CBC vice president Richard Stursberg was flooded with questions on contracting out during a townhall with employees on Wednesday. He did not guarantee there would be no further moves to farm CBC work out to private firms. But Stursberg did open the door to rethinking the current plan to contract out program marketing and publicity work for English-language services.
“If the business case [for contracting out] was flawed, we would have to reconsider it. We’d be nitwits if we didn’t reconsider it,” he told the audience of several hundred employees from across Canada.
The Canadian Media Guild is demanding that Stursberg reconsider the plan. The time to do it is now. The CBC communications department is meeting with private bidders today and tomorrow to flesh out a deal. Here are the top 4 reasons the CBC business case is flawed:
1. It does not compare the straight costs of keeping publicity work inside the CBC versus contracting out the same work. The CBC wants less publicity work done overall. Fine. But CBC managers acknowledged that they did not calculate the cost of doing that lower volume of work inside. The Guild would like the opportunity to put forward a cost-saving plan that keeps the reduced work in house.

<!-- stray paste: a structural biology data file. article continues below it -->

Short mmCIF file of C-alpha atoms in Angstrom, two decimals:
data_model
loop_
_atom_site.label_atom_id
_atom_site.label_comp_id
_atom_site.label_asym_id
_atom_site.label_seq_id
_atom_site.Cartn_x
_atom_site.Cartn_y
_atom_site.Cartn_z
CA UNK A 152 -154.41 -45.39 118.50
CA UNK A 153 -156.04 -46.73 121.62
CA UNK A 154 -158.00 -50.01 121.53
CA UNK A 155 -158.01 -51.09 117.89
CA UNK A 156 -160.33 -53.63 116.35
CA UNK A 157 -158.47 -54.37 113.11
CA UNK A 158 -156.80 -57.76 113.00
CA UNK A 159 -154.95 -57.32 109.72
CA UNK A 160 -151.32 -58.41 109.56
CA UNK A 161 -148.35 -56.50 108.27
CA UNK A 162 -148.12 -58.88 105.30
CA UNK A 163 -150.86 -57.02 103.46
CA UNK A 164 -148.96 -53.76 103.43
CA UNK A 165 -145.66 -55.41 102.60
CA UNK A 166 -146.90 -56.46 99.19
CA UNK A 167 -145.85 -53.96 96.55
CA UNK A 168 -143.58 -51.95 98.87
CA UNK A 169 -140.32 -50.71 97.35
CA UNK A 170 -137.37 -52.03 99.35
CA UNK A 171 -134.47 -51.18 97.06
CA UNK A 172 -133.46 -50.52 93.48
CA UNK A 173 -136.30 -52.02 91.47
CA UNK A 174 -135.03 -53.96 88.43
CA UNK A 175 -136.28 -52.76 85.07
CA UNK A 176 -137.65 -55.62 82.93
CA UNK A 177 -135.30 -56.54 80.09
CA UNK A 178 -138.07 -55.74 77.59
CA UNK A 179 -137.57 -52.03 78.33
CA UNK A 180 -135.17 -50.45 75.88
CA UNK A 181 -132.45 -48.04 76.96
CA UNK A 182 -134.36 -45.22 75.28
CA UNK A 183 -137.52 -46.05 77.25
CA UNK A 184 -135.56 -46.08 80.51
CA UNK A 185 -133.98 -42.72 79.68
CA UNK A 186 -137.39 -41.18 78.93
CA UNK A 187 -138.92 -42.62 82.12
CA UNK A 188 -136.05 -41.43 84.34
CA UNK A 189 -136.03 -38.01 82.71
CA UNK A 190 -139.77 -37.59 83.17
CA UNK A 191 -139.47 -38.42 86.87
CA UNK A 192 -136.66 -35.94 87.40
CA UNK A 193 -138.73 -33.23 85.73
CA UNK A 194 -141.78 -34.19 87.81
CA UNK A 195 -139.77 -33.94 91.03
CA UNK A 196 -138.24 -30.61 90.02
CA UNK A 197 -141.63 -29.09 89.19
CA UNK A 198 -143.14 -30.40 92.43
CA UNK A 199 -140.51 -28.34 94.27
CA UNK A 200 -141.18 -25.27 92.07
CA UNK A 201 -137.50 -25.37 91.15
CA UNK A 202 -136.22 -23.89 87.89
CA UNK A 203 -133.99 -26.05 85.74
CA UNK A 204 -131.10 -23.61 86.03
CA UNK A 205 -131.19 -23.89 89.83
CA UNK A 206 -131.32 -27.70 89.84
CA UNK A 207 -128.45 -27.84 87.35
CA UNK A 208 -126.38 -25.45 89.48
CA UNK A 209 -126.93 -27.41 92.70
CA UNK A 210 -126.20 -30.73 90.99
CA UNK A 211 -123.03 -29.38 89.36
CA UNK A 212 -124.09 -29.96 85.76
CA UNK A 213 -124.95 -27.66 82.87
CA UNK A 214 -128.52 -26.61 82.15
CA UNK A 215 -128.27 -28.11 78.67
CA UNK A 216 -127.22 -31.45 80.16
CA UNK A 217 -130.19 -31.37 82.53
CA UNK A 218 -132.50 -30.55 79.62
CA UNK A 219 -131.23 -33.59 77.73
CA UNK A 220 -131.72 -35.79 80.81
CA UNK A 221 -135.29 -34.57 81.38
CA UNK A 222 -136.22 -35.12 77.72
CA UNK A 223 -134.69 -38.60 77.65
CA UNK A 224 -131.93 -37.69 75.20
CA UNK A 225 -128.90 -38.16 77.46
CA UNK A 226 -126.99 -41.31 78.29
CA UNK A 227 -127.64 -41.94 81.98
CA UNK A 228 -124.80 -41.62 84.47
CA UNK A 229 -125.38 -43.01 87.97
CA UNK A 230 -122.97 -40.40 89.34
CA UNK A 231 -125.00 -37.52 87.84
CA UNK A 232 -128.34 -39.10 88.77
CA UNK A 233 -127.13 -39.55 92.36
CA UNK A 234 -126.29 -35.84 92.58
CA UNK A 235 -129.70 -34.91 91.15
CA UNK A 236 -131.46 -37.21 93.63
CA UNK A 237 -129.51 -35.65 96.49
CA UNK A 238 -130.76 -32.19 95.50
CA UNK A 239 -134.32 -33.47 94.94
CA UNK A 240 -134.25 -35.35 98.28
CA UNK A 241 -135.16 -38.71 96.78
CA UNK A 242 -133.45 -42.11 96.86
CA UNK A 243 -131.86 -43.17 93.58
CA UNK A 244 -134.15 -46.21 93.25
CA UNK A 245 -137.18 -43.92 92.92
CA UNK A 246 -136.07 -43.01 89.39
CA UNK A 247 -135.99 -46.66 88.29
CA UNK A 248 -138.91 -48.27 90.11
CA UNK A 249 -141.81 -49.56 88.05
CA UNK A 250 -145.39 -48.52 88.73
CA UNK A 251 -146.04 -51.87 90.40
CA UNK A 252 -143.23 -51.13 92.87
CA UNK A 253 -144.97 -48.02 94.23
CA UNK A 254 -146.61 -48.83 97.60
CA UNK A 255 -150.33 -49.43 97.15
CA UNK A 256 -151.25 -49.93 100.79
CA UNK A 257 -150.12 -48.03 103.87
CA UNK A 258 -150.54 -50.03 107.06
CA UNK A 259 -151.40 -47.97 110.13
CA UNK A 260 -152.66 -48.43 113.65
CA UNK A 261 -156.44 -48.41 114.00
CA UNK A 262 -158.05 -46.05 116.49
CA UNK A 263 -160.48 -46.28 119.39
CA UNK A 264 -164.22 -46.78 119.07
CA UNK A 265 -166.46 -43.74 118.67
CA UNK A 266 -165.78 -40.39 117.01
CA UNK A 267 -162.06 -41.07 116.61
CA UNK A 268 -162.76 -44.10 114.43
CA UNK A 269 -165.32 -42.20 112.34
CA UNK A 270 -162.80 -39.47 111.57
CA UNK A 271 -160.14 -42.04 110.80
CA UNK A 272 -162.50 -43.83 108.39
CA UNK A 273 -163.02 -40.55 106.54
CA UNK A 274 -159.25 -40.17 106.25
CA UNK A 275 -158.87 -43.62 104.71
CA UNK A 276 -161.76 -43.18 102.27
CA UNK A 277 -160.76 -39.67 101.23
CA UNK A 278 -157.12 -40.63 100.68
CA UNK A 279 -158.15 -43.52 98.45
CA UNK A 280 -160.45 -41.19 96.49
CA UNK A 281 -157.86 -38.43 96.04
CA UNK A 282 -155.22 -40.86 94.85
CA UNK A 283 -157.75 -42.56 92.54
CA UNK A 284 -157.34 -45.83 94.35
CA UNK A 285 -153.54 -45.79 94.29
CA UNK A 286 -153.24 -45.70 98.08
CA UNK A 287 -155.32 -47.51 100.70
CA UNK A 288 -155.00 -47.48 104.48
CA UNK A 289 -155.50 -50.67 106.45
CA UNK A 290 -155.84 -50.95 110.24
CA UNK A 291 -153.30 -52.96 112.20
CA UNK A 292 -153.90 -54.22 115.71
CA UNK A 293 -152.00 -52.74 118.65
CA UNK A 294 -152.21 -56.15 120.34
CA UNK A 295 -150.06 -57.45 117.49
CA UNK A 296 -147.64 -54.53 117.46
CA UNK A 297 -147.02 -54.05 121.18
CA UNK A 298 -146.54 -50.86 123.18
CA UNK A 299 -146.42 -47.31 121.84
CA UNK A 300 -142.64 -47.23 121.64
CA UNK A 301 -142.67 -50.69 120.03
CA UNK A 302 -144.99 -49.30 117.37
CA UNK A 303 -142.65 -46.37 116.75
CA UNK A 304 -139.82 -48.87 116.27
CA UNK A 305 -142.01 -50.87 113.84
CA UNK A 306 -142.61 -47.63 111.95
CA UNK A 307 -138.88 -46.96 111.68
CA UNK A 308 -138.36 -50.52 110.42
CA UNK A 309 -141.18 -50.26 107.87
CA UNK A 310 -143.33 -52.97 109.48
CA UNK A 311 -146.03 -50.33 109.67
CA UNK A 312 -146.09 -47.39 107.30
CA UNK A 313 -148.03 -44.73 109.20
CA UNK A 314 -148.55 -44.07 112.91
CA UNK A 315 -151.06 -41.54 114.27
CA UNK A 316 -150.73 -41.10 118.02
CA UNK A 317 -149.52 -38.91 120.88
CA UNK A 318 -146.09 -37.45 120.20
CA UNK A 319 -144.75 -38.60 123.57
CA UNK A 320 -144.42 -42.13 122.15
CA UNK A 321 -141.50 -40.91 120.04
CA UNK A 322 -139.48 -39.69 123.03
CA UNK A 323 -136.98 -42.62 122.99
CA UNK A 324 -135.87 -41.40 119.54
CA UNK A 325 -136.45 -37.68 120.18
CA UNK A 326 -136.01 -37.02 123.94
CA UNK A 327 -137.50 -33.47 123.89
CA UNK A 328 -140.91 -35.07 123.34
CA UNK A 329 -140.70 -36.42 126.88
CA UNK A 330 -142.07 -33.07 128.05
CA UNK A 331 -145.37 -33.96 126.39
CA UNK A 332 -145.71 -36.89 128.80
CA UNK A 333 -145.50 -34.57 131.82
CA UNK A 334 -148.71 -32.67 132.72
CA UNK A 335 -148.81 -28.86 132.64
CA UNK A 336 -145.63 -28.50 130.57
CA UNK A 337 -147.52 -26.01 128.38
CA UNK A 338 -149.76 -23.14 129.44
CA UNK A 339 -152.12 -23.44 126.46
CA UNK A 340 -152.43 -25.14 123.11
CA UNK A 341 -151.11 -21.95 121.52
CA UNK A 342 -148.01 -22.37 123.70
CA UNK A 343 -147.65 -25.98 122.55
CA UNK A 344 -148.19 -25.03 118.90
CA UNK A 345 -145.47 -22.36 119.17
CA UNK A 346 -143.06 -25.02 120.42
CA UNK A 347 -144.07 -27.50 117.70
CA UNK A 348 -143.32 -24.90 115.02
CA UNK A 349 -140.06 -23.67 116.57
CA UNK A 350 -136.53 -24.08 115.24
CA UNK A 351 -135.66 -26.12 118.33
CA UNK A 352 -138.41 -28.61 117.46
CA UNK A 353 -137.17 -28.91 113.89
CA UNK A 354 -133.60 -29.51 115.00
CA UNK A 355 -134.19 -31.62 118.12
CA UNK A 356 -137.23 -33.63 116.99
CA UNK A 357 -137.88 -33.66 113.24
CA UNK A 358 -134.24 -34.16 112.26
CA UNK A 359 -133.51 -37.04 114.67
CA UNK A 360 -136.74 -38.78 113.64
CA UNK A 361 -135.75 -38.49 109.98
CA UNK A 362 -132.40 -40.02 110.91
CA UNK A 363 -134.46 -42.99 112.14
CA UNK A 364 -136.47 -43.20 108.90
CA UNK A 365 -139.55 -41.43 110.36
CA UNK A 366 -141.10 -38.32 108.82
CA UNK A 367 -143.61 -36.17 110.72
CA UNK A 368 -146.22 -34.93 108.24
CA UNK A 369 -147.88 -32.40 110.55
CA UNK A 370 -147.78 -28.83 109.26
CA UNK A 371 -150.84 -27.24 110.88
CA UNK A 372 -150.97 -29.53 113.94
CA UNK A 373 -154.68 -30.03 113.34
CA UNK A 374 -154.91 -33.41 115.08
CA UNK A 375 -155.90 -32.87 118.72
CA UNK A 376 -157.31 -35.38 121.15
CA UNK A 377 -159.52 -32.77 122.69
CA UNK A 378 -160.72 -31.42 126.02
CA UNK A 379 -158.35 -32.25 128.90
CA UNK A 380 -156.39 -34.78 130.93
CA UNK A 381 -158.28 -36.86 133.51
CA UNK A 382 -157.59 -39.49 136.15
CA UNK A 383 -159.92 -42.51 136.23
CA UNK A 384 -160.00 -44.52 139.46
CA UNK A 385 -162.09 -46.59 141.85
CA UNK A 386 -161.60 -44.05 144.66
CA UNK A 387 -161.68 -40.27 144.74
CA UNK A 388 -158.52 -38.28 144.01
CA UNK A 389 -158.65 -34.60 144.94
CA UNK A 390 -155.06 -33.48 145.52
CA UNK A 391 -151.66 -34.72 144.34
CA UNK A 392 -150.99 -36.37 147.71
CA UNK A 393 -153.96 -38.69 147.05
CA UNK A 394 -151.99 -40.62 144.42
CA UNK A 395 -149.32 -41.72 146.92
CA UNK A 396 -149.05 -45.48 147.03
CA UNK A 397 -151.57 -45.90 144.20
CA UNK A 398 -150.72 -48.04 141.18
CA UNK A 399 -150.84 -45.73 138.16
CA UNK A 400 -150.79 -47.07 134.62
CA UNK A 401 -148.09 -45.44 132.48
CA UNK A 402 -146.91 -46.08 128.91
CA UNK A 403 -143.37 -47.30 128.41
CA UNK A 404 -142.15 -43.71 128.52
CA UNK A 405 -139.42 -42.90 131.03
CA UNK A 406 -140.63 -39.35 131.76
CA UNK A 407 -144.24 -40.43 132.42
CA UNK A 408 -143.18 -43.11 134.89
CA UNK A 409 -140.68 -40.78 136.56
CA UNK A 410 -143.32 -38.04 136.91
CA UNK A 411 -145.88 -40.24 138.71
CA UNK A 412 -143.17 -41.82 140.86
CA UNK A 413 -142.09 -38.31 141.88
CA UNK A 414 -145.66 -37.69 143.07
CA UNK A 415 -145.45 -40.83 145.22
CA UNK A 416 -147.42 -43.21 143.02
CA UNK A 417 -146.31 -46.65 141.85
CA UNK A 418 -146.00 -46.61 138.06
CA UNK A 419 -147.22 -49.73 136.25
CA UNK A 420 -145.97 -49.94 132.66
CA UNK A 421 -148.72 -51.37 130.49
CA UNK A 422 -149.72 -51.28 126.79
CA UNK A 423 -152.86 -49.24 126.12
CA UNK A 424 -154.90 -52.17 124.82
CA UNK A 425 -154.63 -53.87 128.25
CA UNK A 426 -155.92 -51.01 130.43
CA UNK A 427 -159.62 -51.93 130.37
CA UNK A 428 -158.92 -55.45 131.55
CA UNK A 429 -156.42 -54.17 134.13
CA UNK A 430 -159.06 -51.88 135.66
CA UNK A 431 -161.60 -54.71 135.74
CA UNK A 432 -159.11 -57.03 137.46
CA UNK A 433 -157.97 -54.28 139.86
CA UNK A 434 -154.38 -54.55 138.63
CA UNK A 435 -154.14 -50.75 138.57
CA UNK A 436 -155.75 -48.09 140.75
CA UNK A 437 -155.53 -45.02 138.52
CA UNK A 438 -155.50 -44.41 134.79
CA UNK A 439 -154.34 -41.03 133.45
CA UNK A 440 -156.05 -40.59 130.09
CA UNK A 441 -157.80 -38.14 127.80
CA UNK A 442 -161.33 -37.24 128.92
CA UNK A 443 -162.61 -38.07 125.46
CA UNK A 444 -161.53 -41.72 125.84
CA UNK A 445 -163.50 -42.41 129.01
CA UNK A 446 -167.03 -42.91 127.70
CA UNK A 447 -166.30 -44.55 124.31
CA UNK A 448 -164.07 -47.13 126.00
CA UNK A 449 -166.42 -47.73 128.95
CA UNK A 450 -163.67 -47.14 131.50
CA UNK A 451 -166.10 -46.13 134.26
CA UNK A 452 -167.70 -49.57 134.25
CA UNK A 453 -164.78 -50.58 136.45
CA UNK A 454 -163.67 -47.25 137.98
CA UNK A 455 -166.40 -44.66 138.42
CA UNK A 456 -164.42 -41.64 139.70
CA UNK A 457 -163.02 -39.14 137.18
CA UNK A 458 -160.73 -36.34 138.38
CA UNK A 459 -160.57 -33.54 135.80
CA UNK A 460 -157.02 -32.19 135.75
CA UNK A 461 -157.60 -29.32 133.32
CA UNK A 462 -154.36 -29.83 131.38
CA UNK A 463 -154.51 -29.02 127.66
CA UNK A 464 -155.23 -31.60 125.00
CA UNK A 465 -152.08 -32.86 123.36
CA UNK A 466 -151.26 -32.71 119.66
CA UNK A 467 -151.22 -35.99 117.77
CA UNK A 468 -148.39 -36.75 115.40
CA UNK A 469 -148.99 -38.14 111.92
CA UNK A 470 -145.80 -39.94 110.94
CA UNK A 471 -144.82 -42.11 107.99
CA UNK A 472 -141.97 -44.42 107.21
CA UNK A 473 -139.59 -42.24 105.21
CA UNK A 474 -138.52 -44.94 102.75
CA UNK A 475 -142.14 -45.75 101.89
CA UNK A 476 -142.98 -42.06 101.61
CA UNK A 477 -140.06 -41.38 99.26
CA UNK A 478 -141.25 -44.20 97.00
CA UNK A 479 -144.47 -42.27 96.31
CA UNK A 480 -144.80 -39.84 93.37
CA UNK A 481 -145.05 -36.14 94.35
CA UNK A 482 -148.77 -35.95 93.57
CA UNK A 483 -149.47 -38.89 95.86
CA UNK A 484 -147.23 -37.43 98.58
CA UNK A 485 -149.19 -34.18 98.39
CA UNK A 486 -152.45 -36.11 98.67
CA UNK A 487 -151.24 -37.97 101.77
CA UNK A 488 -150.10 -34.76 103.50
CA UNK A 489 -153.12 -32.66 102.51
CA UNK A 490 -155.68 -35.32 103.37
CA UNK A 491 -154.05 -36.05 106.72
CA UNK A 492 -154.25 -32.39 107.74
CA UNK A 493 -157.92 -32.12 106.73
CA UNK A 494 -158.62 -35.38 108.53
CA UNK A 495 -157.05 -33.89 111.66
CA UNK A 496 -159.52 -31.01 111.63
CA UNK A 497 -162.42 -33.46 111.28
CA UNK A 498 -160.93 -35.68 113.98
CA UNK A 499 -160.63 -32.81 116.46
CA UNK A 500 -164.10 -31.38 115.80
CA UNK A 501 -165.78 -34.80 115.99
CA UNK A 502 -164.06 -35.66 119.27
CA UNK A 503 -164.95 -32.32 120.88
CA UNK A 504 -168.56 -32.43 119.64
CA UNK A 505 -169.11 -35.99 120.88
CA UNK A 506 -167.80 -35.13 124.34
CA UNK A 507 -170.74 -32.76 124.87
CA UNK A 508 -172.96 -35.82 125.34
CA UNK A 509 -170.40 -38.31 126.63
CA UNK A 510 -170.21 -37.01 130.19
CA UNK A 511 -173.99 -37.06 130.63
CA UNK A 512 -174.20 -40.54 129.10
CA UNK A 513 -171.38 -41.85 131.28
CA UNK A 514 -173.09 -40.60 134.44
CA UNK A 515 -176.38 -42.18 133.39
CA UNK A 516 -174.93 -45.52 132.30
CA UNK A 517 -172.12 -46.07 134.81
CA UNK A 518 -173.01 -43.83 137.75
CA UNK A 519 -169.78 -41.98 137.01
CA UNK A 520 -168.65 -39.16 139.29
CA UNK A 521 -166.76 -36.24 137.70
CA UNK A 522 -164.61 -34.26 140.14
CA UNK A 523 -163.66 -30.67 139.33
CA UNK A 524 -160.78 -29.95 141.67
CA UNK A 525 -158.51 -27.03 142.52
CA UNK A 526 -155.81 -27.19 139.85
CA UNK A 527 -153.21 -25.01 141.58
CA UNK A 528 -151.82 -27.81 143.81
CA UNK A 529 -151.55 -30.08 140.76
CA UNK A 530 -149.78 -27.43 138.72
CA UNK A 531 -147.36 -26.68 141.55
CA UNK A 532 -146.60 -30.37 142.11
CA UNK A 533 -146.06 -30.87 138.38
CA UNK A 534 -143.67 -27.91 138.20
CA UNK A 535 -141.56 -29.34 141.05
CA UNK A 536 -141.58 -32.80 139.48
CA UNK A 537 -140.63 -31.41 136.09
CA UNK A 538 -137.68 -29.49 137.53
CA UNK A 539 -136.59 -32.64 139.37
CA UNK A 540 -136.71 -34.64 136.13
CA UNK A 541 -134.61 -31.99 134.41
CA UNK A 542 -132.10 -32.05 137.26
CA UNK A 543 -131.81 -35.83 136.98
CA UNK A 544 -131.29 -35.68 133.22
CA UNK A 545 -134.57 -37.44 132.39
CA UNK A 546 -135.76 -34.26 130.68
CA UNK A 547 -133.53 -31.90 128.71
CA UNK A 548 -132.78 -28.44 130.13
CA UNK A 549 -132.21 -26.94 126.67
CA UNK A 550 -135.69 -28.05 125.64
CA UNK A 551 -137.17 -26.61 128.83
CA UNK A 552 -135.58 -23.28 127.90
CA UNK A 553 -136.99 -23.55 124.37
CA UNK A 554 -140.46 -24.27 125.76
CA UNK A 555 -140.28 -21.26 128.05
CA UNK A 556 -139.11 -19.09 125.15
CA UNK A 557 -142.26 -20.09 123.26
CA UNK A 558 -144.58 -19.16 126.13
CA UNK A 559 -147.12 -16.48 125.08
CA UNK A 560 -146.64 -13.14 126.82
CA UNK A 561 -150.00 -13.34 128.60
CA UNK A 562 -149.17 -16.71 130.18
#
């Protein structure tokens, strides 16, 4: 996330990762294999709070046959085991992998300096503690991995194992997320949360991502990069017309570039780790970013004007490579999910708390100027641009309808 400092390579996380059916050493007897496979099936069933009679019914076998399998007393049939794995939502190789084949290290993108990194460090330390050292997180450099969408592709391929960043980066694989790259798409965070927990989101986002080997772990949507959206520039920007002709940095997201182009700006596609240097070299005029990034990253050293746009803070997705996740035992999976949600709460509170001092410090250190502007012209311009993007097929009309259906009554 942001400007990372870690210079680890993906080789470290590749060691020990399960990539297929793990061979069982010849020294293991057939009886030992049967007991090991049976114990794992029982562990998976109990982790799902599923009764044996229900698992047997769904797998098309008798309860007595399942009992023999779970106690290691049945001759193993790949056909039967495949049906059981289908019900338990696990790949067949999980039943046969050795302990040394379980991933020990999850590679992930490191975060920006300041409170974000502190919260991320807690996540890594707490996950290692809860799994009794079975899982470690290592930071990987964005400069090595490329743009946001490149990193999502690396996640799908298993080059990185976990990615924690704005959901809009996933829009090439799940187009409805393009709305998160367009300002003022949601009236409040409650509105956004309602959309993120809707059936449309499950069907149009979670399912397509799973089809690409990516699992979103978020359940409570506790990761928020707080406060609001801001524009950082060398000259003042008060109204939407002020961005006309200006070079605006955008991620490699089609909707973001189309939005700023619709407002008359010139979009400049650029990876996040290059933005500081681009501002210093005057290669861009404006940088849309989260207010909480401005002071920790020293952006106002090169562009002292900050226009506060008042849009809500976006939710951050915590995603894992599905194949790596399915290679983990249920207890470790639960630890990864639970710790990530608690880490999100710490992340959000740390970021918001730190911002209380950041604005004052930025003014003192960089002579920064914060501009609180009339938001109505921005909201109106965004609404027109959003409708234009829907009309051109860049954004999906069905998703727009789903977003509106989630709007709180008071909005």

2. It does not factor in the loss, when the 34 CBC employees are let go, of flexibility, knowledge and the long-term relationships built with journalists.
3. The estimated savings of $864,000 per year do not factor in escalating costs in future years, once in-house skills are lost. A recent Deloitte Consulting study reports that the main risk of contracting out is underestimating how much it is going to cost.
4. With all due respect to Stursberg, he was wrong at the townhall when he suggested that outsourcing program marketing is like ordering in sandwiches! It is a service, not a product. Deloitte Consulting pointed out that contracting out services is more complicated than buying commodities like sandwhiches or telephones from the outside. Companies worldwide report more problems from outsourcing when a service is involved.
For more information, please contact the Guild (firstname.lastname@example.org) at 416-591-5333 or 1-800-465-4149.